By mid-July, Amtsakhara had joined three other political groups to form the Bloc of Opposition Forces of Abkhazia. During a party meeting in October 2015, about 3,000 Amtsakhara members issued a vote of no confidence in Khajimba, and called on him to resign. In response, Khajimba pledged to remain in office until his term’s end in 2019. He additionally established a consultative council open to all parties, but Amtsakhara and the other groups comprising the Bloc of Opposition Forces of Abkhazia refused to participate.
In 2015, Abkhazia began a process of issuing new Abkhaz passports, requiring residents to exchange existing documents for new ones. During this process, the passports of around 22,000 ethnic Georgians in the Gali region are expected to be declared invalid. According to a new provision, Gali Georgians holding dual citizenship with Georgia are only eligible to receive residence permits, effectively stripping them of Abkhaz citizenship. Under an Abkhaz law on foreign citizenship adopted in December 2015, individuals holding residence permits may not vote or own property.
C. Functioning of Government: 5 / 12 (+1)
The ability of elected authorities to set and implement policies is limited by the influence of Moscow, which funds a significant portion of the state budget, has paid for construction and refurbishments of military and other infrastructure in Abkhazia, and in 2015 had several thousand troops permanently stationed in the territory. However, there has been significant pushback against a 2014 Russian-Abkhaz treaty, provisions of which critics say threaten Abkhaz autonomy.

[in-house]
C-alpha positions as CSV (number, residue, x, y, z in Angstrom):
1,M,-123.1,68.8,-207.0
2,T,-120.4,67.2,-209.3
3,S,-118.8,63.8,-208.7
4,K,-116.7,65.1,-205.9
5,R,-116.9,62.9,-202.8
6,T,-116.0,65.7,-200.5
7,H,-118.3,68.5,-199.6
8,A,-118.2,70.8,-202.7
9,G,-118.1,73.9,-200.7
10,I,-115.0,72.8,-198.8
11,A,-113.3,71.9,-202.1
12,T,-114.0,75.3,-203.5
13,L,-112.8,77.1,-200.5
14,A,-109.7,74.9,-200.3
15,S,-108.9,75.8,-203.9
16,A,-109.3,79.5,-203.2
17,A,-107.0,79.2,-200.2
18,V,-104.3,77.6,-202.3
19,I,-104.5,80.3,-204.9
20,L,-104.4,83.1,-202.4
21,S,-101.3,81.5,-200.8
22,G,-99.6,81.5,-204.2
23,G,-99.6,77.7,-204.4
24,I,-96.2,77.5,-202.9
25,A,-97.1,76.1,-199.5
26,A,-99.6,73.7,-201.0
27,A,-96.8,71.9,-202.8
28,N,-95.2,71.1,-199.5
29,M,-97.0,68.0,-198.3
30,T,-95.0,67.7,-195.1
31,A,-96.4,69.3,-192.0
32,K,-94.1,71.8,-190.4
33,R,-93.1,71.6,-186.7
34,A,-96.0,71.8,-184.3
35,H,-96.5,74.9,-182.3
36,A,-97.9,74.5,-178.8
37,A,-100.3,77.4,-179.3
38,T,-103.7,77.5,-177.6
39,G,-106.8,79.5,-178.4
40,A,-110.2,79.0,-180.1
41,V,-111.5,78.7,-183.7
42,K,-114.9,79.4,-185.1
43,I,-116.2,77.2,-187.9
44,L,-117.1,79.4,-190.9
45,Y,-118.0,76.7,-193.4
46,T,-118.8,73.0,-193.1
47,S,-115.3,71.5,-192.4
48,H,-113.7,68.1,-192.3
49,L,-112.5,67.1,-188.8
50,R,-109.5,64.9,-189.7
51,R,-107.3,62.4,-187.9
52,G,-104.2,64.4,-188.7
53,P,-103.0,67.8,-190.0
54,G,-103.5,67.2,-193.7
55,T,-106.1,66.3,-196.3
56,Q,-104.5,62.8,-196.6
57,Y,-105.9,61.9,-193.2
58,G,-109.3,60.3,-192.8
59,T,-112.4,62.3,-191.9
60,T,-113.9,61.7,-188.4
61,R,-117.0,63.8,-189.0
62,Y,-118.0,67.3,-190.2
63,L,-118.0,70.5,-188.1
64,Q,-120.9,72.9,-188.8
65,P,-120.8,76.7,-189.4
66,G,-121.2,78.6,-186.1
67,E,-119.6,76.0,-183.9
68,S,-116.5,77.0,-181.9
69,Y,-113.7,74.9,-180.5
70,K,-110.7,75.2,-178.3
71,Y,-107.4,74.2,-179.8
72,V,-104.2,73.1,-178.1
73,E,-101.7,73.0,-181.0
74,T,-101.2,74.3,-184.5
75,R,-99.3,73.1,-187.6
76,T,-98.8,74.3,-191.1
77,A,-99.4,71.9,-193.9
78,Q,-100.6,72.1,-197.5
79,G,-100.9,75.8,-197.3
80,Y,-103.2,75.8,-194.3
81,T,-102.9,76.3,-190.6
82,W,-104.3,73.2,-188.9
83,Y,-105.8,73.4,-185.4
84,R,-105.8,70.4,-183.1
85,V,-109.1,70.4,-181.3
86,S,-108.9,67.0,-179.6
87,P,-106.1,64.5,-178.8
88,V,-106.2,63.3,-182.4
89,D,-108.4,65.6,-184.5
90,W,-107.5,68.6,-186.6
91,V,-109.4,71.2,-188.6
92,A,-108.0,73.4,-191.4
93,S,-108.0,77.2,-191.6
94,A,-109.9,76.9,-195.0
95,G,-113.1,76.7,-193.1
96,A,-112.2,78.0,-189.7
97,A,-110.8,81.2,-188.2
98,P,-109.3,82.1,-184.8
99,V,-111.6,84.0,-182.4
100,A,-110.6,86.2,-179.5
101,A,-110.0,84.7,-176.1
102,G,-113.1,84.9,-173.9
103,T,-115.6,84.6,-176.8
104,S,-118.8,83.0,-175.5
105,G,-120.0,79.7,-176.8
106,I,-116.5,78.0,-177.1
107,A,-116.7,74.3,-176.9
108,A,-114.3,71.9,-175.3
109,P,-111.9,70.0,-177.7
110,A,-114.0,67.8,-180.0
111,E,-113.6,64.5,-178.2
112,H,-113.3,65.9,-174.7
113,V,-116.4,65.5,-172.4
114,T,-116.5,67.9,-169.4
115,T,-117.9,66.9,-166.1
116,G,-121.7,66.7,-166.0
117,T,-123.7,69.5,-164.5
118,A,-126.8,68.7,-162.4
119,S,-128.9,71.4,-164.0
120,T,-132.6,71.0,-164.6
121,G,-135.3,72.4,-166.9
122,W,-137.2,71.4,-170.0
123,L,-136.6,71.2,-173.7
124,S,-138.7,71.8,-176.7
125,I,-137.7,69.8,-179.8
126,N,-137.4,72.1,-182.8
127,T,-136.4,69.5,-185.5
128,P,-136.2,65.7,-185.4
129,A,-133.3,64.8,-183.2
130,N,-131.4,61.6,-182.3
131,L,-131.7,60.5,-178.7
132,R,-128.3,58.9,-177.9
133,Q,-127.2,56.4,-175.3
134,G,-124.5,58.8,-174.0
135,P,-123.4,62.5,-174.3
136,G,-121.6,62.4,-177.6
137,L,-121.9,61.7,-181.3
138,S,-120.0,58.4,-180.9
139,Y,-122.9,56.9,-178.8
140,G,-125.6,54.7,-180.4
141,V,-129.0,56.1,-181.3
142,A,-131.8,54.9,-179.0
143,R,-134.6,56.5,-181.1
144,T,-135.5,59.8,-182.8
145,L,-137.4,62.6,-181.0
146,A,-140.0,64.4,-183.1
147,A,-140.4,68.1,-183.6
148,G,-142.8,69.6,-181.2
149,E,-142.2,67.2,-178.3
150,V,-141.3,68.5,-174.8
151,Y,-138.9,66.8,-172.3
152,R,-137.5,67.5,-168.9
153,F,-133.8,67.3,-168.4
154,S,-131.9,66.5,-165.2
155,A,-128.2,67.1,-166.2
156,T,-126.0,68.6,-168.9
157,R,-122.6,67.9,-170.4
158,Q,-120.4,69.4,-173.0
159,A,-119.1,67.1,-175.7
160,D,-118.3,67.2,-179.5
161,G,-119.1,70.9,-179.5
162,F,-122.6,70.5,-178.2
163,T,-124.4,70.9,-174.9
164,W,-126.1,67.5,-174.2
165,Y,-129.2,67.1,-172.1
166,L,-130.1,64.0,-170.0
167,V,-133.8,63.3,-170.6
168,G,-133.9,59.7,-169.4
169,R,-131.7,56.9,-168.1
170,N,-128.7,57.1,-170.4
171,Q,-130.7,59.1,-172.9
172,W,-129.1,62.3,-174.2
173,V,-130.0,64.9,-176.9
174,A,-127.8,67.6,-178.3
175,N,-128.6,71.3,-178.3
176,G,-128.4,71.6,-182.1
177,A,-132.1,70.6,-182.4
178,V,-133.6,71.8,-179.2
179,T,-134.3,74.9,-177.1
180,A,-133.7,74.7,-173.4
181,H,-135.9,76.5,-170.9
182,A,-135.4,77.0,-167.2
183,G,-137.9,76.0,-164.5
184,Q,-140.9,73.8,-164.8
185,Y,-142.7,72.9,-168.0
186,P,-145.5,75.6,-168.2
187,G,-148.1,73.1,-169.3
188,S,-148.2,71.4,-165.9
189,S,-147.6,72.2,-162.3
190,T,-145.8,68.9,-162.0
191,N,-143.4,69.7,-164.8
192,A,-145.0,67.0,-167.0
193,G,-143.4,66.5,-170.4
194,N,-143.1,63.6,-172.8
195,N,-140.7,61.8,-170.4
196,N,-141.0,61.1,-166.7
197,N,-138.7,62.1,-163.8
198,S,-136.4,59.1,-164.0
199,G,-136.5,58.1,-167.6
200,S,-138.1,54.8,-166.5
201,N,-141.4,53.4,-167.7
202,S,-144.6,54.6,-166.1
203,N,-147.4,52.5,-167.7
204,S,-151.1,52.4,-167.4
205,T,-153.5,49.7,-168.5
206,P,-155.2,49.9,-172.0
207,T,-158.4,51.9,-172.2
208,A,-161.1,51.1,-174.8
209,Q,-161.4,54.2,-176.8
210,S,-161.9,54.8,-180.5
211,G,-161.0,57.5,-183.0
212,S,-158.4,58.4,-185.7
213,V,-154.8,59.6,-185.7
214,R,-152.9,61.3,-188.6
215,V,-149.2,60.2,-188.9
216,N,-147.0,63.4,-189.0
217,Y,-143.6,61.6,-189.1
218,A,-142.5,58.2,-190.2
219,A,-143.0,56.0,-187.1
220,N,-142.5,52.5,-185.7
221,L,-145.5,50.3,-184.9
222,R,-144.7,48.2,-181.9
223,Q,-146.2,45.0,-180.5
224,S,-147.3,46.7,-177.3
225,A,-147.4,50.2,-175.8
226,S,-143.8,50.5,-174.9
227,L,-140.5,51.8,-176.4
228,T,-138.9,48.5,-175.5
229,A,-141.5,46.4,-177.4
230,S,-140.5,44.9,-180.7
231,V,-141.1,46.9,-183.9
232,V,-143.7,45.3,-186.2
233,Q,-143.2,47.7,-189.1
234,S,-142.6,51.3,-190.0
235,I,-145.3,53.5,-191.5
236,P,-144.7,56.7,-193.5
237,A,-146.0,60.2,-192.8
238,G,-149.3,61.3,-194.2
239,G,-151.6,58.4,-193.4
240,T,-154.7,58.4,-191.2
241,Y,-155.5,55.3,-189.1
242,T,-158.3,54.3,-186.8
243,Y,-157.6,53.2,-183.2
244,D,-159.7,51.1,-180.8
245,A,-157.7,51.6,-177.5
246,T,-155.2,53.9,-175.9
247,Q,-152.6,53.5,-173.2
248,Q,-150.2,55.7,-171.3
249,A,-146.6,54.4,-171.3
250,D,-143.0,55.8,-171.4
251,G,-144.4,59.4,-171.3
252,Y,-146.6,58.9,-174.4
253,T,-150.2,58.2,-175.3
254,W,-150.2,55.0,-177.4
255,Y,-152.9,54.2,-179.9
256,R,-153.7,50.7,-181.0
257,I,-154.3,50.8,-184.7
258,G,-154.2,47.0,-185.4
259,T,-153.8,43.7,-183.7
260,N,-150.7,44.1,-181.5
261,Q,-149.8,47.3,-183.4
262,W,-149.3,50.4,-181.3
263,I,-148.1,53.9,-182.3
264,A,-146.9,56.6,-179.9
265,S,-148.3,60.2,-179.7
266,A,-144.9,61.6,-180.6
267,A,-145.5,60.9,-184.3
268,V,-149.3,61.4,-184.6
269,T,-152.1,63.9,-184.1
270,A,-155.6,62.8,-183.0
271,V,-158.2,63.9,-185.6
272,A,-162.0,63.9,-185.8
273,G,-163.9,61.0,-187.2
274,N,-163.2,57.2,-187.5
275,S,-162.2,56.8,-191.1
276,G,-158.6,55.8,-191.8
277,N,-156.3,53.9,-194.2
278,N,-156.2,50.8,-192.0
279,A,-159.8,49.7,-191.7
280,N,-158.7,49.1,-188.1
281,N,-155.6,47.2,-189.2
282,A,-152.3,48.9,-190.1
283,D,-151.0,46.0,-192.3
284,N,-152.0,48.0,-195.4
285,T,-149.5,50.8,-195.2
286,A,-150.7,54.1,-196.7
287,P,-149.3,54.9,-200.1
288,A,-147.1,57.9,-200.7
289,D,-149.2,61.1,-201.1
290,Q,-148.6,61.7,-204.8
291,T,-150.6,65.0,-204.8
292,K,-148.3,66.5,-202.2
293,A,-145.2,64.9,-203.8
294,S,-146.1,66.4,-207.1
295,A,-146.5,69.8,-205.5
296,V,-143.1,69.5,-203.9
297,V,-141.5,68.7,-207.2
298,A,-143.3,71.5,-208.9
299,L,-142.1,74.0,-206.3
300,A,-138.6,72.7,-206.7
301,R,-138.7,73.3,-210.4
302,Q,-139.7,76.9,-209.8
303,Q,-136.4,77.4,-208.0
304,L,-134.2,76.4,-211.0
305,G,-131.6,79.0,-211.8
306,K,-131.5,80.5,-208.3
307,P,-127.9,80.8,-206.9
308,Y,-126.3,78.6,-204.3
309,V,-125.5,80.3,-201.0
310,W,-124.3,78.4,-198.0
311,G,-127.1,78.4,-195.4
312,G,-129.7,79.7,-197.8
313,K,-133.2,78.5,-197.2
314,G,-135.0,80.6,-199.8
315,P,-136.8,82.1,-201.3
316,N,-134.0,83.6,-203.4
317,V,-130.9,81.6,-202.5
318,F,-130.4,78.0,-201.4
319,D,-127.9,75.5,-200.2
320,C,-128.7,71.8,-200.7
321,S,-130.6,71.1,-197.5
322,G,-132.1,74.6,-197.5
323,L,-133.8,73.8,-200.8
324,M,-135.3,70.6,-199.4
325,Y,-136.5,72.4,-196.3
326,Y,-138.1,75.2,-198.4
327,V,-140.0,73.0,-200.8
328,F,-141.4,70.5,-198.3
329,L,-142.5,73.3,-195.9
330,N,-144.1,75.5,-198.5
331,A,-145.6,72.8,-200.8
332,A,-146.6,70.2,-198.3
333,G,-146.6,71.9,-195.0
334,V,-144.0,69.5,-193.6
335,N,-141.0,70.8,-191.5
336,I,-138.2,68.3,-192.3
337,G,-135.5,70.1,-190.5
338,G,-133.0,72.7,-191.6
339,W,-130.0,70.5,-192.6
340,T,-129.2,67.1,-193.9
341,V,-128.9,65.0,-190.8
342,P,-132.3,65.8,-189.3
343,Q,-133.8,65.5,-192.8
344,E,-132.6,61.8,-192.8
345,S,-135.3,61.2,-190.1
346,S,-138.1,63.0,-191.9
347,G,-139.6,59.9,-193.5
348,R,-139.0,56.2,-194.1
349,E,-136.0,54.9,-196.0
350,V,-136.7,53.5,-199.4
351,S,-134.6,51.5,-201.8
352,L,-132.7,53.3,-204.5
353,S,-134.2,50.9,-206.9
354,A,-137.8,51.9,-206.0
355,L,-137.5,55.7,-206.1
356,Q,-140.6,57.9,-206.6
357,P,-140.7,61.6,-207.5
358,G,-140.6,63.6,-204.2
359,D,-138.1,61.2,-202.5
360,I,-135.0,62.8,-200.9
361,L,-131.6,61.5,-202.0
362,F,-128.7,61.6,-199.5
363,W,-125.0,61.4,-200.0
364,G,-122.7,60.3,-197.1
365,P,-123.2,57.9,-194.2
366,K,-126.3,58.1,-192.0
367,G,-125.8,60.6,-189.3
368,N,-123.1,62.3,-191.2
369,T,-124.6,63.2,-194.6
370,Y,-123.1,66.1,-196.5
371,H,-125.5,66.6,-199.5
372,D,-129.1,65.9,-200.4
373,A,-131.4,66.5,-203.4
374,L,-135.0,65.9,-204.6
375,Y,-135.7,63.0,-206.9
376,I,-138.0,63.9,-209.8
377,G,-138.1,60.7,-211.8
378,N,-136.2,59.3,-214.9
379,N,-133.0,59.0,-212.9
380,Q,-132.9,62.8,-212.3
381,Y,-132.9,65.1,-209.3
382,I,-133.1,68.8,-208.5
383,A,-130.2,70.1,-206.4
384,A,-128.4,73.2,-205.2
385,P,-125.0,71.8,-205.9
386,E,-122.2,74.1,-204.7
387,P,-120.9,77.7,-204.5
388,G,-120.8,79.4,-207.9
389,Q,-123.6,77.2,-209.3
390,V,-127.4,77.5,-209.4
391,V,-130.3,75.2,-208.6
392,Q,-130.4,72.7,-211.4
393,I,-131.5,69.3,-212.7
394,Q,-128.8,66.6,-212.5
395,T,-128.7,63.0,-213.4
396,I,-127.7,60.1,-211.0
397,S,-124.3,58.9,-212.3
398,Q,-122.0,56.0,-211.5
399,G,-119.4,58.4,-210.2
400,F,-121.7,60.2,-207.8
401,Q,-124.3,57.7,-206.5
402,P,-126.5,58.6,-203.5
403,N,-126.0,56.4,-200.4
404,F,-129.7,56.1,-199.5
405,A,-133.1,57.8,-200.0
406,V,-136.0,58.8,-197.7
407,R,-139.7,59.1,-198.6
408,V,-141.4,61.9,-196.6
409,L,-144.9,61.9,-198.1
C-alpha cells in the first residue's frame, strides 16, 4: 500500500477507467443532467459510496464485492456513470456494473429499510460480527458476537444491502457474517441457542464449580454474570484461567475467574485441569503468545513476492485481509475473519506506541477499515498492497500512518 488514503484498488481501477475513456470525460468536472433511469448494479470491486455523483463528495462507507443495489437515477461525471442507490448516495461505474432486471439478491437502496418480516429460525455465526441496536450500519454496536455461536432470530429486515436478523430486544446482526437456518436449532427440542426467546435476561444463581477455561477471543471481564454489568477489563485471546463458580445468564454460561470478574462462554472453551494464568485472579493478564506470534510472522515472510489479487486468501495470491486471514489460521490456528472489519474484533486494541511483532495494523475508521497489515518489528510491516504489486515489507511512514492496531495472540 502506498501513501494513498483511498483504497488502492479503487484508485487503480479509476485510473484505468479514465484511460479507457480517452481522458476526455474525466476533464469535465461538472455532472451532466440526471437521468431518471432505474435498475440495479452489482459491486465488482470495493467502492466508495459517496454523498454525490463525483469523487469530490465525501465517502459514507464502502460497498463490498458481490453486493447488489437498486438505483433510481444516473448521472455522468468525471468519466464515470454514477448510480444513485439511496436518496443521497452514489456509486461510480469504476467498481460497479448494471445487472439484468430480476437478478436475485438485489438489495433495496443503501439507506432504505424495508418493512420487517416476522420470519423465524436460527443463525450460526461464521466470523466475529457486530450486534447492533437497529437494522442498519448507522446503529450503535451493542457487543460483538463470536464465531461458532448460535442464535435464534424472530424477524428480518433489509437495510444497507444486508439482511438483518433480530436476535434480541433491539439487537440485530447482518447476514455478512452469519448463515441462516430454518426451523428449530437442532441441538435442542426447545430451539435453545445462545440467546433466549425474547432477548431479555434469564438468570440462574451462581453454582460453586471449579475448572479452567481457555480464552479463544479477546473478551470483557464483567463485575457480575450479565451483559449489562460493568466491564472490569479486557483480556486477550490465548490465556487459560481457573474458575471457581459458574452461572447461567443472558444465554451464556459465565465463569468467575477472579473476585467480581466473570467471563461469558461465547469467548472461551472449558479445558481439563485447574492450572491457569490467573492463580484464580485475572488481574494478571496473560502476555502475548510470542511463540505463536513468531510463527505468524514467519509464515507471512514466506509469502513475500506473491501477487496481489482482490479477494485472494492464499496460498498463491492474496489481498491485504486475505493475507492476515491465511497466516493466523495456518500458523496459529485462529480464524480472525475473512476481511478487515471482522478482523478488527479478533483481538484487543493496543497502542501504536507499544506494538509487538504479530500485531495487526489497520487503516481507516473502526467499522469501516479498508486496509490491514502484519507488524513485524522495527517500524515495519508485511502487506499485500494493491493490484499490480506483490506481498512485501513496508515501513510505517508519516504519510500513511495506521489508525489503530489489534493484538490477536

The treaty, signed in 2014 and ratified by Moscow in January 2015, stipulates the creation of a joint Russian-Abkhaz military force, increased Russian funding to regional military efforts, and the doubling of Russian subsidies to Abkhazia; its terms also state that Russia will respond to an attack on Abkhazia as an attack on itself. The 2014 treaty negotiations were met with contentious public debate in Abkhazia, and although several unpopular provisions were removed from the final draft, its signing was nevertheless condemned by members of the Abkhaz military and government, in addition to the Abkhaz opposition and civil society. Critics argued that the terms infringe on Abkhaz autonomy, a complaint Amtsakhara cited as a precipator of its October 2015 call for Khajimba’s resignation.